David Baldacci. Divine Justice. New York: Grand Central Publishing, 2008.
I am catching up with Washington DC's Camel Club. Oliver Stone is in even more trouble than he was in Stone Cold. Hunted by every federal law enforcement agency, his comfy hideaway occupation as a cemetery caretaker ends. Into Virginia's off-track mining country our Viet Nam hero goes on the run. To find himself in yet another precarious danger zone. The plot steadily boils. As usual, Baldacci's narrative switching works very well to increase the suspense. The Camel Club―Annabelle, Reuben, and Caleb, with some surprising additions―to the rescue!
Militaristic interrogation techniques are brutal but thankfully brief; not to imply this is simply macho-only reading. Oliver's life is overlaid with layers of lies and coverups and none of the authorities want to hear the truth. Despite non-stop action and story developments, the author weaves social comment into the story more successfully than, say, Grisham's rather abrupt insertions. The next adventure is already on order.
A tired cop:
"Prescription drug abuse is rampant around here. I spend a lot of my time with that crap. Black stain on what is otherwise a nice place to live. But you can't lock everybody up who's addicted. Hell, there wouldn't be any miners left to work. You try to rehab them, get their methadone pop every day, but it's not enough. Every cop up and down the Appalachian mining country knows we're fighting a losing battle. But we don't have enough resources. We're overwhelmed." (198)
A tired investigator:
Knox clicked off and dropped the phone on the bed. Now he felt worse than he did before he'd called. He knew he'd frightened his daughter and there was nothing he could do about it now. Maybe he wanted to scare her. Or at least prepare her for when he didn't come back home, or even for when she might have to come and ID his body.Scott Turow. Limitations. New York: Picador/Farrar, Straus and Giroux, 2006.
He looked around the dismal interior of his room. How many crappy hole-in-the-walls, how many effed-up towns, how many shitty countries had he spent the majority of his life in? The answer was clear: way too many.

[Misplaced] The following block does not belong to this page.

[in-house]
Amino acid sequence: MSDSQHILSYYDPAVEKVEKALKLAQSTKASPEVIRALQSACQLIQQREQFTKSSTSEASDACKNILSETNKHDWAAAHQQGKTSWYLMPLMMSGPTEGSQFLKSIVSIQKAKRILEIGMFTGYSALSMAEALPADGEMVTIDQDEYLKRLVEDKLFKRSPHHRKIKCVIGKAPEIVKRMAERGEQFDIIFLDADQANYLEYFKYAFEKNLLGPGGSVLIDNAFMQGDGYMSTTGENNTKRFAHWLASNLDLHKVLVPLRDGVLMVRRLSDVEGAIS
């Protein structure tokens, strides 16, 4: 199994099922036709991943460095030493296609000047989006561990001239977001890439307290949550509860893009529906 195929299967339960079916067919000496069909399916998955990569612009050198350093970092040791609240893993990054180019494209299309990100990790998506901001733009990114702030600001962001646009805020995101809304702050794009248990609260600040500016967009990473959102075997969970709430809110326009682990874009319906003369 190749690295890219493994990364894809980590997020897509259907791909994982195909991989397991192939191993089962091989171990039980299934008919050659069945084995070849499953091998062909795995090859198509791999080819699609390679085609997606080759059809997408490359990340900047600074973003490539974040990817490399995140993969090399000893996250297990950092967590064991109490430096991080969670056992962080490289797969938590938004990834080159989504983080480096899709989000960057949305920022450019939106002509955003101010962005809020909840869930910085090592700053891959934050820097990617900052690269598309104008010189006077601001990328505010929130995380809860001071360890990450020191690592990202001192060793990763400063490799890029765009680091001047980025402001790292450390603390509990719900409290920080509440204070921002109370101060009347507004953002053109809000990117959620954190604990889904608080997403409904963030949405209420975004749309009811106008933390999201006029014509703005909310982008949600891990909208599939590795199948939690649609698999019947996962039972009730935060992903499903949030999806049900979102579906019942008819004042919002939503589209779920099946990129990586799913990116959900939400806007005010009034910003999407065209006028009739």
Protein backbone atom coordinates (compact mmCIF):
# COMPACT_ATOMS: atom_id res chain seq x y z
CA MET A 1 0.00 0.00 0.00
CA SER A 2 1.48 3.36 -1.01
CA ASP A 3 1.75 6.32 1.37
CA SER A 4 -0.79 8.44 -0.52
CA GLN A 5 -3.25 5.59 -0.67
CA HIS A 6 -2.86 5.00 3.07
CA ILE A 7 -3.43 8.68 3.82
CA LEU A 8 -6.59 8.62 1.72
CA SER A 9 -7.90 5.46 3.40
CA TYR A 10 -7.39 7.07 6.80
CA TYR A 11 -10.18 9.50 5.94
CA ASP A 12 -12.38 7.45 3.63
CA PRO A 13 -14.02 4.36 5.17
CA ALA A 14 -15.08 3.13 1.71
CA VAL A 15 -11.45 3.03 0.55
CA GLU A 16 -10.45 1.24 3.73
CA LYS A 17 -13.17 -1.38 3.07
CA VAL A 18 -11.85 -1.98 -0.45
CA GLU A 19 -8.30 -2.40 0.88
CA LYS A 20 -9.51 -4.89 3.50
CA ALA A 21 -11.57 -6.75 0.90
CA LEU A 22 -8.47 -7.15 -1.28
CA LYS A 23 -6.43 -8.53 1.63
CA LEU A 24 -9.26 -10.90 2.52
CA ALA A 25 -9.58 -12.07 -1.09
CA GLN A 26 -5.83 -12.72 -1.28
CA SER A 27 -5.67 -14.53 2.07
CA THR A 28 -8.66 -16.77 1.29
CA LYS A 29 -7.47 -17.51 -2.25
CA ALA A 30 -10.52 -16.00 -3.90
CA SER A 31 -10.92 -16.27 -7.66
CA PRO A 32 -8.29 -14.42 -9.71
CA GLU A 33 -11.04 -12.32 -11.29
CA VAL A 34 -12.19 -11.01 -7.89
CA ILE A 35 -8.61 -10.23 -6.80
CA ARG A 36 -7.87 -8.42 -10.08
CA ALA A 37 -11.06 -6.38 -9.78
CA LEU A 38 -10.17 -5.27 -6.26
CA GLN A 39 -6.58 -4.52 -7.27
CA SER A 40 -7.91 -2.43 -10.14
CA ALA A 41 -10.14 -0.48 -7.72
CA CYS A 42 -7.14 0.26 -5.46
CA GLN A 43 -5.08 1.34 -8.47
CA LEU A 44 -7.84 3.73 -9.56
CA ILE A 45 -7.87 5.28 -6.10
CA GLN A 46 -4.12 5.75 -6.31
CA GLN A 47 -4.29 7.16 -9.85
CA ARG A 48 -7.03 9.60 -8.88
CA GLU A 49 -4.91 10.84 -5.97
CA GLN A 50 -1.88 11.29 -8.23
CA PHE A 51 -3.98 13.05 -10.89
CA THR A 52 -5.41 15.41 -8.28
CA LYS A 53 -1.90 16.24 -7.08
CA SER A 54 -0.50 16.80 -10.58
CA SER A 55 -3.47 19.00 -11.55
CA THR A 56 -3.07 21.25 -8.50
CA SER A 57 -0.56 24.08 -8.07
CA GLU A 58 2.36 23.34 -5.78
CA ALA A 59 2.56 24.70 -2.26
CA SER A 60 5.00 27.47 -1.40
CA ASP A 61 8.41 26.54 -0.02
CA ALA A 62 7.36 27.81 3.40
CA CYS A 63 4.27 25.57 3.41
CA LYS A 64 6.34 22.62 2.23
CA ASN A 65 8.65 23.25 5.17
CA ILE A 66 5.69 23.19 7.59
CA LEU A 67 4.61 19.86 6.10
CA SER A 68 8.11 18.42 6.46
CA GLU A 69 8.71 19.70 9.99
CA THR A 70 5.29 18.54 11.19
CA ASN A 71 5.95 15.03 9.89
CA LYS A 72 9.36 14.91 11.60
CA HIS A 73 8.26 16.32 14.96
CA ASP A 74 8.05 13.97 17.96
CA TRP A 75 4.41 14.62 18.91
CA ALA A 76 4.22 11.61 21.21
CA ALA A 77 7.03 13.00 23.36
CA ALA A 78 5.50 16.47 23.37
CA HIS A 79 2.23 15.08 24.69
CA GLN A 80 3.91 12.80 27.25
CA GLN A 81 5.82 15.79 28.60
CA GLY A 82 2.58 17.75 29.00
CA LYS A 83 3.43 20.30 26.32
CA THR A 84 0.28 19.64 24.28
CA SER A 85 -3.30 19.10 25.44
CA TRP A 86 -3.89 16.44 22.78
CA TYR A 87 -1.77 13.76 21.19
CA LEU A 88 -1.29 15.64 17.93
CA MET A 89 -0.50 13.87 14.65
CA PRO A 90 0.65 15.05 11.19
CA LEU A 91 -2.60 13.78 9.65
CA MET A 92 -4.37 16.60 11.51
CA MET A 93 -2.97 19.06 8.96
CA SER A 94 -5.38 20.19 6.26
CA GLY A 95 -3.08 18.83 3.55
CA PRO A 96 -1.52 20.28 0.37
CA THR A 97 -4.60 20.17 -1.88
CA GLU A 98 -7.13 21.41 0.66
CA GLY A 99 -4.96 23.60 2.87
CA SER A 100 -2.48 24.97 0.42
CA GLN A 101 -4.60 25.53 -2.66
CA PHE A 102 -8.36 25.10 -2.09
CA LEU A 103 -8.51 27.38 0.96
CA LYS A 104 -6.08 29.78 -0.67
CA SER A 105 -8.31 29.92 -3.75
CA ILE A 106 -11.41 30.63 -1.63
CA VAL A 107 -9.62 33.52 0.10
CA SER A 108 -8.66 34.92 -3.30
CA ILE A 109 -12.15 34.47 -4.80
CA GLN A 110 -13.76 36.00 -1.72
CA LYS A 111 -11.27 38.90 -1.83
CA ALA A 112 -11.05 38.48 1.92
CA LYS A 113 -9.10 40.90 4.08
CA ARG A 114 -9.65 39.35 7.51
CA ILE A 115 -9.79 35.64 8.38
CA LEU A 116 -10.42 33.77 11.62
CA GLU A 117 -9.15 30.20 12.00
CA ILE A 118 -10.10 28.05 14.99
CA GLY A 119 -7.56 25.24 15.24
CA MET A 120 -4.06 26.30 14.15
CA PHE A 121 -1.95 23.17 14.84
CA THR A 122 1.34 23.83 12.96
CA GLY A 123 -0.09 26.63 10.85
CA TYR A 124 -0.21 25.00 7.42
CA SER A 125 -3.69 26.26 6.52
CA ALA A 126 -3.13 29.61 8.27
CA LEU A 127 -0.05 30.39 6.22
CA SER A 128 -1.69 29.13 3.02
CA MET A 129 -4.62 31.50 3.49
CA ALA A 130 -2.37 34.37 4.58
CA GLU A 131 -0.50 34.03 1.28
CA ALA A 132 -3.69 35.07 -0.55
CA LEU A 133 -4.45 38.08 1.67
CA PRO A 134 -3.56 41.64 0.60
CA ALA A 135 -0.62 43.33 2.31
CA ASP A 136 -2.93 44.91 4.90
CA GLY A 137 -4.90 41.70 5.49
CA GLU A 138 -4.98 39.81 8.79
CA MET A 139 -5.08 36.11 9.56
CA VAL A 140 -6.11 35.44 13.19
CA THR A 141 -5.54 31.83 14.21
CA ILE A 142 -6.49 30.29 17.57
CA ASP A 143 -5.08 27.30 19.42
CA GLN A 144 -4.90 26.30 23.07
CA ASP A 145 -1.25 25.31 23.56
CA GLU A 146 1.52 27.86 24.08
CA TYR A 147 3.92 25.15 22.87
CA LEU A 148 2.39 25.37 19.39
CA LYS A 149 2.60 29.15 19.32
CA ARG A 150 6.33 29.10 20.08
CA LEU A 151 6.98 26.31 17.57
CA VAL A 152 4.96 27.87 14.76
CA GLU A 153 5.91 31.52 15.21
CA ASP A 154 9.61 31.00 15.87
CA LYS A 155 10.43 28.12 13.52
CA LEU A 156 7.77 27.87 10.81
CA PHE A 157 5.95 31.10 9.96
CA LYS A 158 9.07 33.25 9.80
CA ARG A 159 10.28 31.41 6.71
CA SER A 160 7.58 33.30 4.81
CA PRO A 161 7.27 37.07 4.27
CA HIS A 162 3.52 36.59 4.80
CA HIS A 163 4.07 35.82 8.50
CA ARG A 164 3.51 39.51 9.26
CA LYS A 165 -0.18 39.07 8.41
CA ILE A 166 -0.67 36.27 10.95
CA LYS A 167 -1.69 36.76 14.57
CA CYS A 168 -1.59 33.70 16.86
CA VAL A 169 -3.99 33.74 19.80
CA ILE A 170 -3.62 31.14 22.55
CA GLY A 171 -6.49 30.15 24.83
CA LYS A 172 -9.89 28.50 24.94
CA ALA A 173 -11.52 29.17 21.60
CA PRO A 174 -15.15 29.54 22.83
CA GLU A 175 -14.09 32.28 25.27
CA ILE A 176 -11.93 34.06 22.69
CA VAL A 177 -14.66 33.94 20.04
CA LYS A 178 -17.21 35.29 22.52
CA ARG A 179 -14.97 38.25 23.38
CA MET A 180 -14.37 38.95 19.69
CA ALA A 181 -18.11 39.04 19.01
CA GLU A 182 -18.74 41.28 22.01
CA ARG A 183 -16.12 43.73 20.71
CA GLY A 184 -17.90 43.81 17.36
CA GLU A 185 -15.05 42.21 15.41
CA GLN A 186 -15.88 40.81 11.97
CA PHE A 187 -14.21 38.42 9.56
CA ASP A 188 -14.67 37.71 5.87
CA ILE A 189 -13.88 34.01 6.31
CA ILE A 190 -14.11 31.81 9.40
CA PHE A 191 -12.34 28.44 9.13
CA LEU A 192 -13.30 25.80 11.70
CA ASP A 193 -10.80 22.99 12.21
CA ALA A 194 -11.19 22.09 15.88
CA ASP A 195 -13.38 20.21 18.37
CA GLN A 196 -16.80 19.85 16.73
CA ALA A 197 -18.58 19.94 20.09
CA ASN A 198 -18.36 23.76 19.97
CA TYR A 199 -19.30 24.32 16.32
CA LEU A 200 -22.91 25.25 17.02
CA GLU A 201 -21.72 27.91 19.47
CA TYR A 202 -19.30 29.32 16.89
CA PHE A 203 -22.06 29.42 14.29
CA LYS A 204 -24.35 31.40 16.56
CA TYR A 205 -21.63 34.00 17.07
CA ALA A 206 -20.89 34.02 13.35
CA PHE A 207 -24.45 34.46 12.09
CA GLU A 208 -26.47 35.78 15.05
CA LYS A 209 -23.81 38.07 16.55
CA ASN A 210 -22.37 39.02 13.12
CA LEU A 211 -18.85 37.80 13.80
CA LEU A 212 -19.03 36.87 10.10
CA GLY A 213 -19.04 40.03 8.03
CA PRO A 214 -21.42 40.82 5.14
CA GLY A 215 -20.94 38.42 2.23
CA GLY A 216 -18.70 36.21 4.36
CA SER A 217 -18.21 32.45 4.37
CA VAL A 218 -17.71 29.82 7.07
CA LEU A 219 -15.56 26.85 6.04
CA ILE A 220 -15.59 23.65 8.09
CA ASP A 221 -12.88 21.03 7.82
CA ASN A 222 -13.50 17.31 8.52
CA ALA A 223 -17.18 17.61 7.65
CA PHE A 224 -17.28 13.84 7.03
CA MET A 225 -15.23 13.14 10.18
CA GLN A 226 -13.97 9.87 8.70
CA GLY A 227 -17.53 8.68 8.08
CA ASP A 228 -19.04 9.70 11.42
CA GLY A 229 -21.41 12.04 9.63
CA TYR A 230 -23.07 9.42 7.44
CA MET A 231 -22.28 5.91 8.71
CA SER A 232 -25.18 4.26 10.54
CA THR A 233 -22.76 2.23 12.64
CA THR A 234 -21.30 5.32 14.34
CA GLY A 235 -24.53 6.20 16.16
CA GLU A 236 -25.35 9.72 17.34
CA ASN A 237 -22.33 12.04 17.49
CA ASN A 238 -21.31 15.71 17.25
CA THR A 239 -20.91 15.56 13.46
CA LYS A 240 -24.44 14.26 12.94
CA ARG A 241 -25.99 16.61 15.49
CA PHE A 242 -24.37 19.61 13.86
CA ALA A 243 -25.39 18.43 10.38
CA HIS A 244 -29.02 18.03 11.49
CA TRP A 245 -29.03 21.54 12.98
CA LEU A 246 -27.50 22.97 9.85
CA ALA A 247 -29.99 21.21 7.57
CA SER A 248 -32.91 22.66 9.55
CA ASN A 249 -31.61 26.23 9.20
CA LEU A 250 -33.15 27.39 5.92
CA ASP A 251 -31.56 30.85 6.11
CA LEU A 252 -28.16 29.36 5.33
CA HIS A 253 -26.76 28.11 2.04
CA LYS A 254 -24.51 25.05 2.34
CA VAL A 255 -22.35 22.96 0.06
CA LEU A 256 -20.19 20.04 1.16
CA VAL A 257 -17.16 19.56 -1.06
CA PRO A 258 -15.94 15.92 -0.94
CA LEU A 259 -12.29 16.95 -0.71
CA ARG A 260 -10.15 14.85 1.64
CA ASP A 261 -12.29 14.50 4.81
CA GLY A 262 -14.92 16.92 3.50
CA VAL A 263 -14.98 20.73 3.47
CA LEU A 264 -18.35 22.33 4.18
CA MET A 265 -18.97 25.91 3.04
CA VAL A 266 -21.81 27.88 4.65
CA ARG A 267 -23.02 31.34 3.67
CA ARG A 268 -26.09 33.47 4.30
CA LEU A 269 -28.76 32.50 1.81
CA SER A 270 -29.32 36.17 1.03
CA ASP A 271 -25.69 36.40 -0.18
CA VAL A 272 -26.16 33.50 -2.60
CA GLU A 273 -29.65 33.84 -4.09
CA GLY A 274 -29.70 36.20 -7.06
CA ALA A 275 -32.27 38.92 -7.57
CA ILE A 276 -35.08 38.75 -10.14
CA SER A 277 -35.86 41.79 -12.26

He lay back on the bed feeling lonelier than he ever had. (191)
A choice little (197 pp) novella on a point of law and how it affects the judge (and his staff) in a case before the appeals court. George Mason is a repeat persona from one of Turow's many fine mystery dramas set in Kindle County, USA. Judge Mason also has a personal problem that delays his courtroom decision. Genealogists will appreciate the legal distinctions being made. Defined by their thoughts, words, and gestures, without excess verbiage, the characters are compelling. A quick read, but with all the flair and smooth style we expect of Turow.
Julia Keller. A Killing in the Hills. New York: St. Martin's Press, 2012.
This book, a first novel, was recommended somewhere in a review; it certainly raised mixed feelings. Talk about a segue from Divine Justice above ... West Virginia's mining country is portrayed as a hell-hole despite Keller's forced moments of soothing mountain scenery. Returning to her home town to become prosecuting attorney, Bell Elkins fights poverty and addiction in the surrounding communities when faced with some senseless killings. Or so they seem. We know the killer―a truly disgusting piece of trash―almost from the beginning, but we don't know who hired him. Bell tightly represses her own horrific past, alluded to repeatedly.
I did not find any of the characters particularly engaging, probably because we are told the same thing so many times about Bell's relationships. I stumbled on the repetitive, tiresome depiction of a sullen teenager. In creating a family unable to articulate, the author makes the reader privy to the individuals' thoughts in strained prose. Despite also reaching too hard for similes ("sweat-moussed hair"), there are well-written passages of social comment.
Driving back to the courthouse, she'd had to weave her exasperated way around the slow-moving, antenna-topped, wide-bodied white news vans from TV stations in Charleston and Huntingdon and Pittsburgh. The vans were cruising around the small downtown, just as they'd probably cruised through some other tragedy-stunned downtown the day before, drawn inexorably to the world's open wounds. Camera crews and reporters were eagerly prowling the smattering of streets in Acker's Gap, hunting for scared people to interview. (21-22)
It was weird. She hated her mom but she loved her, too, and it was like the two emotions were locked in a kind of primitive combat in her heart, fatally bound up with each other, equally matched throughout eternity, like characters in a video game who fall off cliffs together in a single snarling unit because neither one will let go. Neither one could win outright, either. One couldn't get over the edge without the other. So on it went. (215)